Our climate is changing and we’re now heating at a rate unprecedented in at least 2000 years (IPCC Report 2022), this is causing extreme weather events because carbon dioxide and other greenhouse gases, created primarily through the burning of fossil fuels are accumulating in the atmosphere, creating a kind of extra planetary blanket, meaning less heat from the sun can escape back to space.
August 2022 was the hottest August recorded in North America and Europe and the second warmest August globally – summer 2023 is already looking like it will be reaching new and even higher records. Our environment, biodiversity, communities, and livelihoods are all being adversely affected through more and more frequent extreme weather events. Although these types of natural disasters have happened before, today climate change is super-sizing them, making them much more dangerous and more damaging.
Trees (yes you heard right), can play a vital role in helping to bring back the natural balance to our planet. Trees absorb and store carbon emissions, then release oxygen into the air. Trees are currently one of our best carbon technologies. There used to be 6 trillion trees on Earth and today only about 3 trillion trees remain – we are losing about 15 billion trees annually and destroying an area of forest the size of a football field every 1.2 seconds – at the current rate of deforestation, the worlds rainforests could completely disappear within 100 years. Deforestation is also the second largest emitter of CO2 at 20%, this is mainly because of land clearing for cattle rearing and agriculture. Scientific research estimates that a worldwide tree planting programme could remove two-thirds of all CO2 emissions – scientists stating that they ‘’know of no other solution that is quantitatively as large in terms of carbon capture’’ Existing forests around the world currently absorb about 30% of annual CO2 emissions and if we restore nature, we could achieve an extra carbon drawdown of 20 to 30% (Dr. Thomas Crowther 2022). Calculations suggest that we still have around 900 million hectares of tree restoration potential in the world which is enough to plant 1.2 trillion trees. We therefore need to protect existing forests and keep restoring those that have been destroyed.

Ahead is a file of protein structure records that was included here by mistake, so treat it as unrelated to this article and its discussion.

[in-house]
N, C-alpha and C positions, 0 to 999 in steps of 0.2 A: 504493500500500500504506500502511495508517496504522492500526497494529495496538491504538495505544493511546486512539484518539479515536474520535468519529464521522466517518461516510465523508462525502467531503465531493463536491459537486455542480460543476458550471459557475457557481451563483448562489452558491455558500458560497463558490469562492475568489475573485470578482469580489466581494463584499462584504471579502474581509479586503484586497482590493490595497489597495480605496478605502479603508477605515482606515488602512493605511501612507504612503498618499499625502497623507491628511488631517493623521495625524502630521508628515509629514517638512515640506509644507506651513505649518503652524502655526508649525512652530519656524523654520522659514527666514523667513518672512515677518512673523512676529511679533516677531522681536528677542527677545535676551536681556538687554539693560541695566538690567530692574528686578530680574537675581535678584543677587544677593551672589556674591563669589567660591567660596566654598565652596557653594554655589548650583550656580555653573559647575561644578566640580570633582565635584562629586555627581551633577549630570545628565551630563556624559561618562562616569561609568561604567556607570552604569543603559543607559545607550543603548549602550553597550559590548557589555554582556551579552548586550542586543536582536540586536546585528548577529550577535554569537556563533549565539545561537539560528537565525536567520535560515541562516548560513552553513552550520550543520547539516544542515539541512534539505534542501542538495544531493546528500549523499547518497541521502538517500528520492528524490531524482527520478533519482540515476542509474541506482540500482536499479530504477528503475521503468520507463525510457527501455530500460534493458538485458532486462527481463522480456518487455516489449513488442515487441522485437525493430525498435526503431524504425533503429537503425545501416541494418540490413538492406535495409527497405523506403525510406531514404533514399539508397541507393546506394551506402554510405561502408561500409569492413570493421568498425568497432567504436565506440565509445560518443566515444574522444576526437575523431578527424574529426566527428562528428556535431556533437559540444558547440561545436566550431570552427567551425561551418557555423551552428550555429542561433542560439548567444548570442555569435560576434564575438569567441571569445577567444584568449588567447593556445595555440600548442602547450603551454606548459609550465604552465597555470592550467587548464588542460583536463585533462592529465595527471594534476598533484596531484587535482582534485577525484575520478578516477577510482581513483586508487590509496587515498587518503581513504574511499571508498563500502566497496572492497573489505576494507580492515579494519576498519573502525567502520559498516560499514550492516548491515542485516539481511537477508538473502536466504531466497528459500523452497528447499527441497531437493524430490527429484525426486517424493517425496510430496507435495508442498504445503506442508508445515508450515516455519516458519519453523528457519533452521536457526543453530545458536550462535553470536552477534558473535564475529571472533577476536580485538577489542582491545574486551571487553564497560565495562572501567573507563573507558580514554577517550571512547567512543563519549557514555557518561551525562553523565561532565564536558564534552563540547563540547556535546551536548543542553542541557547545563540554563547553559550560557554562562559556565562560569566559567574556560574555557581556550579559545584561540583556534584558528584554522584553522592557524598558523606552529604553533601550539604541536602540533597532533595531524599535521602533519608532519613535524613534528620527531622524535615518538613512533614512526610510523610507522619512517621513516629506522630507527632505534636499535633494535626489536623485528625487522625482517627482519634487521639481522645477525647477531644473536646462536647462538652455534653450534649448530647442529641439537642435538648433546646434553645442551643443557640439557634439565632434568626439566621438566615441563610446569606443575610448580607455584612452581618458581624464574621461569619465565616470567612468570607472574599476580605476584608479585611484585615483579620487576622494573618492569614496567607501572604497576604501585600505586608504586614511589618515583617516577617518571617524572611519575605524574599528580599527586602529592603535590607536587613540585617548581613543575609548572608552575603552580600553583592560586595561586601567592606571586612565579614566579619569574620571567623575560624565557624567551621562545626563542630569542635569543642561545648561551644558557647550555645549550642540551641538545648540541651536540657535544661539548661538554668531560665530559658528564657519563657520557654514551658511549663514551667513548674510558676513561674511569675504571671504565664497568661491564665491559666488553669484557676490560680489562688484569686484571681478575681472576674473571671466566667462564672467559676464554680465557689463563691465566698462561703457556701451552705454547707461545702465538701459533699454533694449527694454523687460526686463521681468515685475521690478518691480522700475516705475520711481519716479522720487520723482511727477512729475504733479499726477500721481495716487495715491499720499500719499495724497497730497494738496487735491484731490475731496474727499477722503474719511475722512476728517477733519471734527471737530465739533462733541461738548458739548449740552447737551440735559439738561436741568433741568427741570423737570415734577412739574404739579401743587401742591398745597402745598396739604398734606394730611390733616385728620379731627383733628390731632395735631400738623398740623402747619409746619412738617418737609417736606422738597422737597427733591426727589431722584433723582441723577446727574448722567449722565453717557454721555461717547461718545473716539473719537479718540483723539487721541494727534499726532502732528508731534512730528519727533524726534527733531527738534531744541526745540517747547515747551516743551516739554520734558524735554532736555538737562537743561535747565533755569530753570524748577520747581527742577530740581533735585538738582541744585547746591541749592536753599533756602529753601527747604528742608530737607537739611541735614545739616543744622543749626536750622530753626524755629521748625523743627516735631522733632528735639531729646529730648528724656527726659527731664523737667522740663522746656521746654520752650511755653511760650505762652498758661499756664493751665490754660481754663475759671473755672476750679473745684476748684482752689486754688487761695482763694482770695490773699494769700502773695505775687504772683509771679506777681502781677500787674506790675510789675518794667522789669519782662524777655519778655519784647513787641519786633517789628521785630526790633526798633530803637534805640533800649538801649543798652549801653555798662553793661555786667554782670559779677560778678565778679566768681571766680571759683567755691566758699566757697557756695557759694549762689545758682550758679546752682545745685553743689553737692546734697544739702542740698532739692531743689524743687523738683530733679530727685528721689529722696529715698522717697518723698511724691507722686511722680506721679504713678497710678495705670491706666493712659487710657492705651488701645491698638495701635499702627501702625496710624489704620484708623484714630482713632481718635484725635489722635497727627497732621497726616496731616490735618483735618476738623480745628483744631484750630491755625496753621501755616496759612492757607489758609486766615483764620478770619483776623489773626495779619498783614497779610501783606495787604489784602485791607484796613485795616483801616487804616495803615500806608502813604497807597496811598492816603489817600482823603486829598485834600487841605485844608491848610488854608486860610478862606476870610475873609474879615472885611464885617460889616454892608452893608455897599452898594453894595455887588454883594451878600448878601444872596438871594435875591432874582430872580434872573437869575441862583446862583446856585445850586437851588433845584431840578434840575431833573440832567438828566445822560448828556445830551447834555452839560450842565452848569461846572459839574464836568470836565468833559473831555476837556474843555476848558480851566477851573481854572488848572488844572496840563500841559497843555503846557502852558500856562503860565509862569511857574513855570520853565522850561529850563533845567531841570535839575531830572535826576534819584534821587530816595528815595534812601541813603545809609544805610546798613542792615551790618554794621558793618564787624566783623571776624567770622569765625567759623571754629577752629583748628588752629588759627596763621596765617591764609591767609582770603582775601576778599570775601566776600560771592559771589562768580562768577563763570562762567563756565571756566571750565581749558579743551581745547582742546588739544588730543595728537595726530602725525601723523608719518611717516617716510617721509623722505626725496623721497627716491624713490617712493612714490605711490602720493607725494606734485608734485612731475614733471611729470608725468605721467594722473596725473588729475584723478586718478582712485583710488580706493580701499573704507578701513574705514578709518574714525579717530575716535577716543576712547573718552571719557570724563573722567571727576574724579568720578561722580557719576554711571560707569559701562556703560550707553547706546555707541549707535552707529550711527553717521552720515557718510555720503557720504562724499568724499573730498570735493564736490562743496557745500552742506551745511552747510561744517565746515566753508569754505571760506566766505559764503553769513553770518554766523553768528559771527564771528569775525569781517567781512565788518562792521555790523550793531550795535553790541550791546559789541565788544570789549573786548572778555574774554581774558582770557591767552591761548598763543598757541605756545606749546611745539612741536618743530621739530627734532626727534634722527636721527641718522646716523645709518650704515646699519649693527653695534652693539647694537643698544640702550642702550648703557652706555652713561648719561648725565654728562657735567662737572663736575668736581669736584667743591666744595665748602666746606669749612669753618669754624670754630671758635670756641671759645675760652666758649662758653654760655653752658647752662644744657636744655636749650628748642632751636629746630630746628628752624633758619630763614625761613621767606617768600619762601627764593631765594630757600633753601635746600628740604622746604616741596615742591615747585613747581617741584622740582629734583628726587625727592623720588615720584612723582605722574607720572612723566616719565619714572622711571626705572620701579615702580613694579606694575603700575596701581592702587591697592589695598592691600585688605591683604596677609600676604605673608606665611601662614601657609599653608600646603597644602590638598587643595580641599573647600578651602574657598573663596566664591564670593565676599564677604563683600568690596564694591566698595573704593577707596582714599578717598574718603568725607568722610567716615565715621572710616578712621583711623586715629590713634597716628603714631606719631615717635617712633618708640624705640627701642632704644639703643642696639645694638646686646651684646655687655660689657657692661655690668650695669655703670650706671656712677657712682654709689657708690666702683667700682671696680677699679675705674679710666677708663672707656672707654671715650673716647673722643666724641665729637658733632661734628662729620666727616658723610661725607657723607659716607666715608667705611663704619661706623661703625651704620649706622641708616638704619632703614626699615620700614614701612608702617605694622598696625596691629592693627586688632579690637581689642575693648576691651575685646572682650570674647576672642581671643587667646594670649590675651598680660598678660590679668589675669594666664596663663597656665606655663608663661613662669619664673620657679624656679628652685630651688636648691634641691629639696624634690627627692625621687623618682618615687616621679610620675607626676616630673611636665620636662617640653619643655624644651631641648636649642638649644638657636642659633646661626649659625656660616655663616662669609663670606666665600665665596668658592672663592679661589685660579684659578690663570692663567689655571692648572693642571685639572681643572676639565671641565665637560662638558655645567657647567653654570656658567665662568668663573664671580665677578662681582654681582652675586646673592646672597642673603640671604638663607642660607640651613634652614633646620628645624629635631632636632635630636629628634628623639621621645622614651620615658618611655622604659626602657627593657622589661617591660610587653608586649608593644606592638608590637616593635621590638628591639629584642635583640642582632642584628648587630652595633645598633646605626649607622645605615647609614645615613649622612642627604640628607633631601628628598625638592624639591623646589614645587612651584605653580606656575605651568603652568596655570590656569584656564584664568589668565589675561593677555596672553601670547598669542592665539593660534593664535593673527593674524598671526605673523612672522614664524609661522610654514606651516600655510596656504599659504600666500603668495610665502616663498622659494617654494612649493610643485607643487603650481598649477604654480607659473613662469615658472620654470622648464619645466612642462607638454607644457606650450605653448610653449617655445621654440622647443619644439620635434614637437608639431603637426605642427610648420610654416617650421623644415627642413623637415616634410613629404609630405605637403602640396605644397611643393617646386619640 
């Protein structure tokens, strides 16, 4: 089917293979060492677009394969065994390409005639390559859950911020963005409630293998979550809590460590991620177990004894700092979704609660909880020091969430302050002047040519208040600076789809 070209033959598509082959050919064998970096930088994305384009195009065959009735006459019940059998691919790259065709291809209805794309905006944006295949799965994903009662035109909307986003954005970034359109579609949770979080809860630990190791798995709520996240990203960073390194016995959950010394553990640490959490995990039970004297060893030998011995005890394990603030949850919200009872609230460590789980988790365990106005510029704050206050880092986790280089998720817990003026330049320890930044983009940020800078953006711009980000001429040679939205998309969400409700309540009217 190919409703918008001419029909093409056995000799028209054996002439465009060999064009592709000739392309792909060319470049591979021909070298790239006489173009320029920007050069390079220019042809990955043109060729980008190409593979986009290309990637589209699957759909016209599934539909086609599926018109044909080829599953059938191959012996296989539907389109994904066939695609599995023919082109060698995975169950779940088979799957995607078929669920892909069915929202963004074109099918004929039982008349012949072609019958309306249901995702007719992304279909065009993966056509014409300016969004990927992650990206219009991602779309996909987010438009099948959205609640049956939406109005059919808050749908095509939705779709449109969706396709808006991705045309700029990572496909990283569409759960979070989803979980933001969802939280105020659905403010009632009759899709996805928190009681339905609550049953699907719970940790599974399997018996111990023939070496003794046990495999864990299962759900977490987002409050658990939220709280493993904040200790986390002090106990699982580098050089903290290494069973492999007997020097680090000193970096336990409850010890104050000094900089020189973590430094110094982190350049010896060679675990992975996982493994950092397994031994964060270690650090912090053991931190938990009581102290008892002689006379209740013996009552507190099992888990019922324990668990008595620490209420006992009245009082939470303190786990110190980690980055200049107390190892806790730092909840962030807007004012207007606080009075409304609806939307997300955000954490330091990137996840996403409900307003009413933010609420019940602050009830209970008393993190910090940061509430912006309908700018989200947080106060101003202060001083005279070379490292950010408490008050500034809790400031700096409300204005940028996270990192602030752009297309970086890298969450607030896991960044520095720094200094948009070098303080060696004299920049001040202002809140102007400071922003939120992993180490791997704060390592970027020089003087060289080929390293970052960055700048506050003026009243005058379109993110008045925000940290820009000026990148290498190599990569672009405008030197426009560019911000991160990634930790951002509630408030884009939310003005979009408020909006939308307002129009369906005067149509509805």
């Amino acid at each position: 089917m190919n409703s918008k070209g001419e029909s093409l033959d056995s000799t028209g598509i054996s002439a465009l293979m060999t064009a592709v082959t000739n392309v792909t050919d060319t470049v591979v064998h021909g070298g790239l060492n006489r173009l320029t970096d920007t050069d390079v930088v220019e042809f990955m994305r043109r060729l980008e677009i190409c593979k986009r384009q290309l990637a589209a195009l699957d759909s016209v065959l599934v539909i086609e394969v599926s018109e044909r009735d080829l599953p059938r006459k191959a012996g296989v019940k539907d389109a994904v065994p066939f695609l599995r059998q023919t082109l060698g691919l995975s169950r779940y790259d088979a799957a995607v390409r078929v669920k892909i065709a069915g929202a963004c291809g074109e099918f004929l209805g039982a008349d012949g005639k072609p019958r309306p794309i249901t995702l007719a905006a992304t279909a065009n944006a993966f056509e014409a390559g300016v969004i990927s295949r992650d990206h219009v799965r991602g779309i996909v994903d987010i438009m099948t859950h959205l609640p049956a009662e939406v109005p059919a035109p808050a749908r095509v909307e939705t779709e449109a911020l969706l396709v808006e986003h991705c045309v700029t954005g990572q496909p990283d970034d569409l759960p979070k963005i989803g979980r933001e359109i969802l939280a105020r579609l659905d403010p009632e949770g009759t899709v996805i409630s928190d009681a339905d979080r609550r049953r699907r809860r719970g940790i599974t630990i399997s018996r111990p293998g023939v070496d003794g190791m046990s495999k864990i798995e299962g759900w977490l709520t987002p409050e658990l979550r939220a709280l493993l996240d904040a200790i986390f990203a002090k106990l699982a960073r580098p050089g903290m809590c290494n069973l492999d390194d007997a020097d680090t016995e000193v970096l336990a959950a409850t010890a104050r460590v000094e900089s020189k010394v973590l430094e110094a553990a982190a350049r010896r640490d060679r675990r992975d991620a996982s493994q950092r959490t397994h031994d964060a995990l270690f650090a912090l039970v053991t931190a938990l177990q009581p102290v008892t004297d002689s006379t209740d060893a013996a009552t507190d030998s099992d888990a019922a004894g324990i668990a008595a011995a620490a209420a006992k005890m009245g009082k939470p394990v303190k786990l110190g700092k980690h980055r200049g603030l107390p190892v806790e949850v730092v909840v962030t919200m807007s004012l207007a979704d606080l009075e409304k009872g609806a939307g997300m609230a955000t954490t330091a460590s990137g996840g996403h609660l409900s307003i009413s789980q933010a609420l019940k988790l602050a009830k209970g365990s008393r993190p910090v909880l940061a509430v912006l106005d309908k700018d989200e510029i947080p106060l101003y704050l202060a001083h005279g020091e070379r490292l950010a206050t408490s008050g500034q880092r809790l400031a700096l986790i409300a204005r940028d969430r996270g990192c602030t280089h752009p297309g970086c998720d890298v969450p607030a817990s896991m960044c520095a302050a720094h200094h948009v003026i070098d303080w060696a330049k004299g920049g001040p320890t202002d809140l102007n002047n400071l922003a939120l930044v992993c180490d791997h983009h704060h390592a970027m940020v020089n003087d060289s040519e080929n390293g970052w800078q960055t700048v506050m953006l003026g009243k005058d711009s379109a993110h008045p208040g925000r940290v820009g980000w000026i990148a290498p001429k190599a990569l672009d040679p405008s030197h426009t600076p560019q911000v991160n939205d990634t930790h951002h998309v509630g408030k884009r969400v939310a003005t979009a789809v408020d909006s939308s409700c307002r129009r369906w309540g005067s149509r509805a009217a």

Trees are truly critical to the wellbeing of our planet, but ‘’we must remember nature is not just a carbon store. It is the infinite network of ecosystems that are vital to human life.’’ (Thomas Crowther 2022) Forests nurture and improve our soils, act as carbon sinks, clean the air we breathe by absorbing harmful pollutants, provide healthy food, are natural aqueducts helping water quality and provide habitat to 80% of the world’s terrestrial plants and animals. Shockingly, in the last 50 years we have experienced massive loss in biodiversity – the world’s wildlife populations have plummeted by more than two-thirds (WWF). Biodiversity includes pollinators such as bees. Bees are one of the world’s species that are vital to the production of food, pollinating around a third of our food. Finally, some 1.6 billion people worldwide depend directly on forests and their biodiversity for food, shelter, energy, medicines, and income. (UN Global Forests Report 2021)
Reforestation in those places where we have already lost trees, is the key. Where the conditions are right, we can harness the power of nature to help create a future in which both people and nature can thrive. Natural climate solutions can be effective if the role of local communities as sources of indigenous knowledge is listened to, included, and supported in an integral way in any reforestation project. Only then can we ensure that the forests we grow become permanent and sustainable.
There is no doubt that a stable future climate requires revolutions in our energy sector and massive efforts by us all to reduce greenhouse gas emissions. So ‘just’ planting trees and continuing business as usual is not a solution, we must use a combination of approaches if we want to help reverse climate change and that includes those all-important trees, but noticing, measuring, reducing our consumption is the first step to reducing emissions, whatever is then left and hard to reduce we should then look at compensating in a meaningful way with high quality carbon offsets.